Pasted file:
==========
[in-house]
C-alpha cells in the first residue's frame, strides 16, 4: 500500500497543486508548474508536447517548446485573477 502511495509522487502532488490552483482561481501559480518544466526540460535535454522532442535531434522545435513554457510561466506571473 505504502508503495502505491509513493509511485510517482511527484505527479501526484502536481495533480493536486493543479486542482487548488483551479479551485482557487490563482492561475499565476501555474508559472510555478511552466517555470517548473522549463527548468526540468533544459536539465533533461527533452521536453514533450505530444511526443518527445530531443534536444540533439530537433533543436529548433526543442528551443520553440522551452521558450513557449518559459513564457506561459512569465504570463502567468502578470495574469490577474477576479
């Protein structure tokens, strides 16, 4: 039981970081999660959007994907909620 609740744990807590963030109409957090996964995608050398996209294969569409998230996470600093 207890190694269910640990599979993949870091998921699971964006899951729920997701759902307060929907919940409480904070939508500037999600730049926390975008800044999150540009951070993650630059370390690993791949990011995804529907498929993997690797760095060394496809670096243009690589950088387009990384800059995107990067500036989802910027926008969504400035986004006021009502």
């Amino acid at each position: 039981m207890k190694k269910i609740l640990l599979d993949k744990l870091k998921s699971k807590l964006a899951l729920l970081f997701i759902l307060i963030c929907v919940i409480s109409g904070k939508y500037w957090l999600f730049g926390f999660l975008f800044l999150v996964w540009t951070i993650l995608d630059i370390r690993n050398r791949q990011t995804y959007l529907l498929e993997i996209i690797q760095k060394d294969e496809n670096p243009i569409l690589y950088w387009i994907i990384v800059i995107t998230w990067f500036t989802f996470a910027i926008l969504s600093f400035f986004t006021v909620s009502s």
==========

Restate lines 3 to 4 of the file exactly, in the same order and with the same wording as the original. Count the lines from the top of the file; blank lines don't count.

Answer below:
């Protein structure tokens, strides 16, 4: 039981970081999660959007994907909620 609740744990807590963030109409957090996964995608050398996209294969569409998230996470600093 207890190694269910640990599979993949870091998921699971964006899951729920997701759902307060929907919940409480904070939508500037999600730049926390975008800044999150540009951070993650630059370390690993791949990011995804529907498929993997690797760095060394496809670096243009690589950088387009990384800059995107990067500036989802910027926008969504400035986004006021009502």
């Amino acid at each position: 039981m207890k190694k269910i609740l640990l599979d993949k744990l870091k998921s699971k807590l964006a899951l729920l970081f997701i759902l307060i963030c929907v919940i409480s109409g904070k939508y500037w957090l999600f730049g926390f999660l975008f800044l999150v996964w540009t951070i993650l995608d630059i370390r690993n050398r791949q990011t995804y959007l529907l498929e993997i996209i690797q760095k060394d294969e496809n670096p243009i569409l690589y950088w387009i994907i990384v800059i995107t998230w990067f500036t989802f996470a910027i926008l969504s600093f400035f986004t006021v909620s009502s």